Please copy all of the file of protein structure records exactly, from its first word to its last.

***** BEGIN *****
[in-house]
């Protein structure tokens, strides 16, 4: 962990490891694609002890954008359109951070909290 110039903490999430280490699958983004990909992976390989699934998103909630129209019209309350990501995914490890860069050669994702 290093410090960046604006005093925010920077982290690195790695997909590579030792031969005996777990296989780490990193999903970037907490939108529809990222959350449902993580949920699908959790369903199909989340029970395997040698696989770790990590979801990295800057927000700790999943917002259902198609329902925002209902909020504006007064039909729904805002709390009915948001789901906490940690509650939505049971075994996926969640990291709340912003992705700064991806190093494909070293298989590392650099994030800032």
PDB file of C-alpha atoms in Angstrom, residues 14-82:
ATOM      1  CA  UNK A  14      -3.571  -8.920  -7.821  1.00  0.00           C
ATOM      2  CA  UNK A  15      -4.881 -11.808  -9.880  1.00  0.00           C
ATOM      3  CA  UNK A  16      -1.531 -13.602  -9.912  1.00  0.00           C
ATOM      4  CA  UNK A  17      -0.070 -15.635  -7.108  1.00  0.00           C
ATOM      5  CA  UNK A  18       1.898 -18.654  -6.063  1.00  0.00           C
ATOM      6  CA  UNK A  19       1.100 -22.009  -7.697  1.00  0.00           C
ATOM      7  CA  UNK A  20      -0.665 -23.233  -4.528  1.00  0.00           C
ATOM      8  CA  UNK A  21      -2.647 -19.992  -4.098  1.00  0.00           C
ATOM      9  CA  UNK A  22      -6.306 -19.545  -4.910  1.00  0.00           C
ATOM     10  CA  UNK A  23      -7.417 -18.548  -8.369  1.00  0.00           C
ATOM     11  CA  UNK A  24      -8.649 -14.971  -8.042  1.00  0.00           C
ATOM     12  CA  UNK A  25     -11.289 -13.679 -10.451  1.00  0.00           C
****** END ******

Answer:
[in-house]
């Protein structure tokens, strides 16, 4: 962990490891694609002890954008359109951070909290 110039903490999430280490699958983004990909992976390989699934998103909630129209019209309350990501995914490890860069050669994702 290093410090960046604006005093925010920077982290690195790695997909590579030792031969005996777990296989780490990193999903970037907490939108529809990222959350449902993580949920699908959790369903199909989340029970395997040698696989770790990590979801990295800057927000700790999943917002259902198609329902925002209902909020504006007064039909729904805002709390009915948001789901906490940690509650939505049971075994996926969640990291709340912003992705700064991806190093494909070293298989590392650099994030800032």
PDB file of C-alpha atoms in Angstrom, residues 14-82:
ATOM      1  CA  UNK A  14      -3.571  -8.920  -7.821  1.00  0.00           C
ATOM      2  CA  UNK A  15      -4.881 -11.808  -9.880  1.00  0.00           C
ATOM      3  CA  UNK A  16      -1.531 -13.602  -9.912  1.00  0.00           C
ATOM      4  CA  UNK A  17      -0.070 -15.635  -7.108  1.00  0.00           C
ATOM      5  CA  UNK A  18       1.898 -18.654  -6.063  1.00  0.00           C
ATOM      6  CA  UNK A  19       1.100 -22.009  -7.697  1.00  0.00           C
ATOM      7  CA  UNK A  20      -0.665 -23.233  -4.528  1.00  0.00           C
ATOM      8  CA  UNK A  21      -2.647 -19.992  -4.098  1.00  0.00           C
ATOM      9  CA  UNK A  22      -6.306 -19.545  -4.910  1.00  0.00           C
ATOM     10  CA  UNK A  23      -7.417 -18.548  -8.369  1.00  0.00           C
ATOM     11  CA  UNK A  24      -8.649 -14.971  -8.042  1.00  0.00           C
ATOM     12  CA  UNK A  25     -11.289 -13.679 -10.451  1.00  0.00           C